Guest Column

Marikana: NPA must explain

2012-09-02 09:45
Arrested Marikana miners at Ga-Rankuwa Magistrates' Court. Picture: Lucky Nxumalo, City Press

Arrested Marikana miners at Ga-Rankuwa Magistrates' Court. Picture: Lucky Nxumalo, City Press

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Mathatha Tsedu

I am not a lawyer, so I do not for a second pretend to be an expert on law or court procedures or the workings of the National Prosecuting Authority or complicated principles such as common purpose.

So I don’t know what basis lies behind the demand to President Jacob Zuma by the lawyers for the Marikana miners still being held in custody two weeks after being detained, that he ensures they are released forthwith.

The lawyers argued their case for bail in court, apparently lost, and are now calling for the head of the executive branch of the state to interfere in the judicial process that is supposed to be independent of the same executive.

But as I said, I am no lawyer and there should probably be some section of some law that allows for this. Equally, the use of the doctrine of common purpose to charge the survivors of a massacre by the police with the murder of their comrades baffles the hell out of me.

Like Minister Jeff Radebe, I want an explanation of the logic, not contrived excuses, of how whatever the marchers did that Thursday afternoon could be seen as common purpose with the police who pulled the triggers.

In my simple mind, common purpose presupposes acting in unison, having agreed beforehand on what needs to be done, and then face the consequences of their common action.

But also, indeed, if the miners are being charged with common purpose for the shooting, those they are then supposed to have been acting in concert or common purpose with, the police, should be their co-accused.

That has not happened. No police officer has been charged. Their action is a subject of the judicial commission which is probing the causes and culpability of numerous actors, the police included.

And that to me is the right approach. Until the commission rules, there is no reason for the NPA to plunge this country into a sense of judicial and systemic apartheid against the miners.

I am arguing that even if the NPA felt such a charge could/should stick, they didn’t have to charge the miners with murder now.

But then given what the surviving arrested miners have gone through, is it any surprise?

Not only were they arrested, but they were allegedly tortured and some left with swollen faces and closed eyes. While in jail, medical attention has been apparently minimal, with some on chronic medication going for days without. Some with bullet wounds have allegedly not been treated by any medical personnel.

They have been trucked to court in gumba gumbas and left in the burning sun for the whole day, allegedly without water, while prosecutors plead ignorance about the absence of medical treatment and at the same time argue for prolonged stay in over crowded police cells with inadequate facilities.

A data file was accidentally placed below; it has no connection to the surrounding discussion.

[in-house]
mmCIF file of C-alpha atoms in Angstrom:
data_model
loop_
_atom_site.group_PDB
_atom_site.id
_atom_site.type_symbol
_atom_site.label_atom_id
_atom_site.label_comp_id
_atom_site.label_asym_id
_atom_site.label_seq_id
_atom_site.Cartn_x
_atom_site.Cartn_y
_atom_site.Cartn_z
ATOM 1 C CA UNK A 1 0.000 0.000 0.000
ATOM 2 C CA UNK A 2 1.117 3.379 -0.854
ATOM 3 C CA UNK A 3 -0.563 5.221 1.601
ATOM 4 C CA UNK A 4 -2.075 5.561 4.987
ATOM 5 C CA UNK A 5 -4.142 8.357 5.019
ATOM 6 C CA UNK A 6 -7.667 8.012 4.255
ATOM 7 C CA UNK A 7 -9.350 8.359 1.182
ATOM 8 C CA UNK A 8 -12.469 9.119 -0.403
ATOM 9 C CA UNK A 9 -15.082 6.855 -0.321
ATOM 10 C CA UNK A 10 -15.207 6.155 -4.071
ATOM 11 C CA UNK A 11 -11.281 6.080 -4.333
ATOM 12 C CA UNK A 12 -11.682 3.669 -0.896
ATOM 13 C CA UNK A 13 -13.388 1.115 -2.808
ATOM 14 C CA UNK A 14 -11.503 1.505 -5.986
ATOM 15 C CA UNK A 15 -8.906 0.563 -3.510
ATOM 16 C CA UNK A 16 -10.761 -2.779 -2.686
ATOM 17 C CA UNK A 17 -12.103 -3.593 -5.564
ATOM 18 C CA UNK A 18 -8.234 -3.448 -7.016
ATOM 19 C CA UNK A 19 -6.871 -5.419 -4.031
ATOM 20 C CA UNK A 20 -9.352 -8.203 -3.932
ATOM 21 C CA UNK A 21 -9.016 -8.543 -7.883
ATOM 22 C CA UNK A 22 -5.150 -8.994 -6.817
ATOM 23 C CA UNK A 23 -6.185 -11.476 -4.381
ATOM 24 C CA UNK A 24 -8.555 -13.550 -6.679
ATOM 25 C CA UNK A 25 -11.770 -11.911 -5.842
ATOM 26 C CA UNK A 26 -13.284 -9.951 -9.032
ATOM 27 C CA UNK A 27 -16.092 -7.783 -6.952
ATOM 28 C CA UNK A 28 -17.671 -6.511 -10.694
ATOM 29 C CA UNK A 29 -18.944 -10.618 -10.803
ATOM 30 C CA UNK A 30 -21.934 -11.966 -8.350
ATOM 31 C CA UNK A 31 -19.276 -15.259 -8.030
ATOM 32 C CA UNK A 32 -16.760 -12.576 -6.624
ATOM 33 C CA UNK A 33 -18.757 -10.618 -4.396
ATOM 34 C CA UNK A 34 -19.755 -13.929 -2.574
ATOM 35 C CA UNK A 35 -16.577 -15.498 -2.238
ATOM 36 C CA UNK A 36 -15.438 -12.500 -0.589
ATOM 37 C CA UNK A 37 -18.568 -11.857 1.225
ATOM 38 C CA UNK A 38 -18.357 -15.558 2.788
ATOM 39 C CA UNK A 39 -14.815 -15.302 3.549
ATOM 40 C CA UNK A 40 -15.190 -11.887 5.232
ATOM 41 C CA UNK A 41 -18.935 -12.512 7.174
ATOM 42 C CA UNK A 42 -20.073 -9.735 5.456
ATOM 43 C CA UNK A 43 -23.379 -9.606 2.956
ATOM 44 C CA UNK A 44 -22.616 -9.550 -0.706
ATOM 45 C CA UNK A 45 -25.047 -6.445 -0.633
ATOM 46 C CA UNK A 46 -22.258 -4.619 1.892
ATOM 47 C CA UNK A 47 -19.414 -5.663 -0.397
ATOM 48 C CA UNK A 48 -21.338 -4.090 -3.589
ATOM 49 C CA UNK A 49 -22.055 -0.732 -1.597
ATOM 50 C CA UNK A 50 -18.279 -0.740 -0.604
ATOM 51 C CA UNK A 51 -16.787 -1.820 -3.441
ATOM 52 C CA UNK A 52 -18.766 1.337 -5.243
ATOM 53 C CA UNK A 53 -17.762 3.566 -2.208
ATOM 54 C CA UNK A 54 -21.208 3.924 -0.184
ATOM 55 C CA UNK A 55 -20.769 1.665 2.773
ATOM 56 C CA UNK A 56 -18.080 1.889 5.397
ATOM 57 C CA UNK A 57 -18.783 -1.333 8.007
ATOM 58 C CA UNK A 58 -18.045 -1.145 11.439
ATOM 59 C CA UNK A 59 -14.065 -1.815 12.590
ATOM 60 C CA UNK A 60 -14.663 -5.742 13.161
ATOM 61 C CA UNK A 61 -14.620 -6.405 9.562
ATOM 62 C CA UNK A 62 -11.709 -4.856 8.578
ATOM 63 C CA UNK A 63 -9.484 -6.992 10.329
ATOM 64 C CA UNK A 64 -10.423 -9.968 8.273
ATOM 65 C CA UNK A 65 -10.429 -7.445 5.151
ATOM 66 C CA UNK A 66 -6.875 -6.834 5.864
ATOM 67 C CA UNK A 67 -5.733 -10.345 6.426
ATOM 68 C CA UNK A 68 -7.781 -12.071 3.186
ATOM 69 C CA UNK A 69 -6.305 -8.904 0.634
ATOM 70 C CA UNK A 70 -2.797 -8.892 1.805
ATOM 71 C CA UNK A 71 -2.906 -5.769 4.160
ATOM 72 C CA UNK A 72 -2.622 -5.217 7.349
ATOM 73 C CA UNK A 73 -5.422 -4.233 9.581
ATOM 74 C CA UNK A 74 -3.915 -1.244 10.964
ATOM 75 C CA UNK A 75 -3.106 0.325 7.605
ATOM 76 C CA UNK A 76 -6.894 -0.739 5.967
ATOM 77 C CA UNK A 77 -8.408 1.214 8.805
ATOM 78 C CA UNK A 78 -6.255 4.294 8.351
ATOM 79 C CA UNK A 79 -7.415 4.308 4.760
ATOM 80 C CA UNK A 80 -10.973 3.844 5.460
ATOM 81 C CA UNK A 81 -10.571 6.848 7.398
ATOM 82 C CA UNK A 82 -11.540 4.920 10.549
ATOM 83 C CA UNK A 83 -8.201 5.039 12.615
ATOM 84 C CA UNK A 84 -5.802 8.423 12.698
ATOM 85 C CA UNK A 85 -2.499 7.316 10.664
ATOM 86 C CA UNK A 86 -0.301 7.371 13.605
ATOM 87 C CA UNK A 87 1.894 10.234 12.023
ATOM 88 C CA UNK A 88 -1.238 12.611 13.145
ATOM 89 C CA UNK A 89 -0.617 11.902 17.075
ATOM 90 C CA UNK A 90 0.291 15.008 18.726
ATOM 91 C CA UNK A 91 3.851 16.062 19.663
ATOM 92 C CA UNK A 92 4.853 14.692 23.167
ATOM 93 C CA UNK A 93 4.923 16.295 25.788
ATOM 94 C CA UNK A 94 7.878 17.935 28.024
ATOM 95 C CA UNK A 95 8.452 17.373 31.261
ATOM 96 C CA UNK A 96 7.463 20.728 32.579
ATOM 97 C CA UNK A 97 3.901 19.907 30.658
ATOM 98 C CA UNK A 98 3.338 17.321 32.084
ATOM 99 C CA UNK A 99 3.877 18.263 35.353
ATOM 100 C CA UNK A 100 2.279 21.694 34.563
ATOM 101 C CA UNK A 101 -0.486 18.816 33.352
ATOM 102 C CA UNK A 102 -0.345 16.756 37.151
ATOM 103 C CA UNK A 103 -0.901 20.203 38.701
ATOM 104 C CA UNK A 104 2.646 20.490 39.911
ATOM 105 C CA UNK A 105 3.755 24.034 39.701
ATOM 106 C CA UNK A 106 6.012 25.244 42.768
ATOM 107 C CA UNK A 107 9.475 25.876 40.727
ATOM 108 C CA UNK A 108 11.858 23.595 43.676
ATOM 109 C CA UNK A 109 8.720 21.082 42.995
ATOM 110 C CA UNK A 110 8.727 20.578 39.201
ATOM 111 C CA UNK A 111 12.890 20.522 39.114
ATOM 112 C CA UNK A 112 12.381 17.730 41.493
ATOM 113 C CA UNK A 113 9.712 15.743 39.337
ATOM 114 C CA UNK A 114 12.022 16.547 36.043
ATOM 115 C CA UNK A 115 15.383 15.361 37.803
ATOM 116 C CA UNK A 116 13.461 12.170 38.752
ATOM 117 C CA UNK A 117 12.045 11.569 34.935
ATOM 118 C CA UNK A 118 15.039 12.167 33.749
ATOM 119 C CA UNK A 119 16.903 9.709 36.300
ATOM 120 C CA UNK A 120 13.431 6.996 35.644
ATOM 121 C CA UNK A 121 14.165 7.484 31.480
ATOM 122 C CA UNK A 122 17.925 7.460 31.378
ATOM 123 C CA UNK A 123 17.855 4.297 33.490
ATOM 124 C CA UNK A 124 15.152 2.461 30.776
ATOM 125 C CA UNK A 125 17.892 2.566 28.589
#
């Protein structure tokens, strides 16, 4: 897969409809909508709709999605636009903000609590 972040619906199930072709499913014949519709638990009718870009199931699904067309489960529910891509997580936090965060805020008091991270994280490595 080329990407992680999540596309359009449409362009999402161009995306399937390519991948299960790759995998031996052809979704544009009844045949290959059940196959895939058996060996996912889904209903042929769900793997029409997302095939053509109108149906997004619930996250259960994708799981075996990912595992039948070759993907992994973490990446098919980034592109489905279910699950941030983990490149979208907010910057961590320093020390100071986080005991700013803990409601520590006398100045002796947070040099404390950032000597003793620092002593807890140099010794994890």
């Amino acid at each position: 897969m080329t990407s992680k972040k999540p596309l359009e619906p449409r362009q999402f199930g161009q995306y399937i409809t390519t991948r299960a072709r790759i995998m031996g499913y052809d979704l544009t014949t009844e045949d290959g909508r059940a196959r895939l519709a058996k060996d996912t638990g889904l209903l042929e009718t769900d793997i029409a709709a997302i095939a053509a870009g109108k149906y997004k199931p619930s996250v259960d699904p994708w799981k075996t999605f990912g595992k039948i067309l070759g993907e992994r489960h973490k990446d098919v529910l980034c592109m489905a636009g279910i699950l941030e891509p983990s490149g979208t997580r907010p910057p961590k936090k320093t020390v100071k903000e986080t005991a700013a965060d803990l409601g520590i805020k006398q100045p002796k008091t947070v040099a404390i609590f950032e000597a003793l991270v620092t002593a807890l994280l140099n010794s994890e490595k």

Buses for the 270 miners

This country that can provide its ministers with million a piece bling wheels, cannot organise buses for the 270 miners. They are society’s outcasts and are being treated by a state that professes to be pro poor as if they are not worthy of humane considerations.

The Human Rights Commission, which should protect their rights, says, almost two weeks post the massacre, that its officials “on the ground” are establishing the facts.

These miners, who started off by withholding their labour to push for better pay and working conditions, are being subjected to what at face value sounds and smells like second rate treatment not in accord with our human rights based Constitution.

Why is this so? The NPA that makes plea bargains with self confessed drug pushers, hired killers and coup plotters, throws the book at the poor and most probably mainly illiterate miners. Why?

What lies behind this seeming callous and hardegat treatment of the vulnerable? I know that the miners were armed, and that some of those on strike were apparently responsible for ten murders in the most gruesome of ways a week before the massacre. If those responsible for those murders are in the 270, by all means charge them with that.

But what cannot be condoned is state apparatus, angered by what happened at Marikana, doing what is being done to these miners. And I suspect it is this frustration that saw the lawyers turning to Zuma, who has correctly said he cannot intervene or interfere.

That however does not deal with the inhumanity of what is being done to the miners. The whole state and its entire apparatus cannot argue lack of manpower to ascertain 270 addresses in this country over a period of fourteen days.

For if that is true, we have an even bigger problem of a dysfunctional state.

- Mathatha Tsedu is a previous editor of The Sunday Times and City Press

Read more on:    npa  |  jacob zuma  |  jeff radebe  |  mathatha tsedu  |  lonmin unrest

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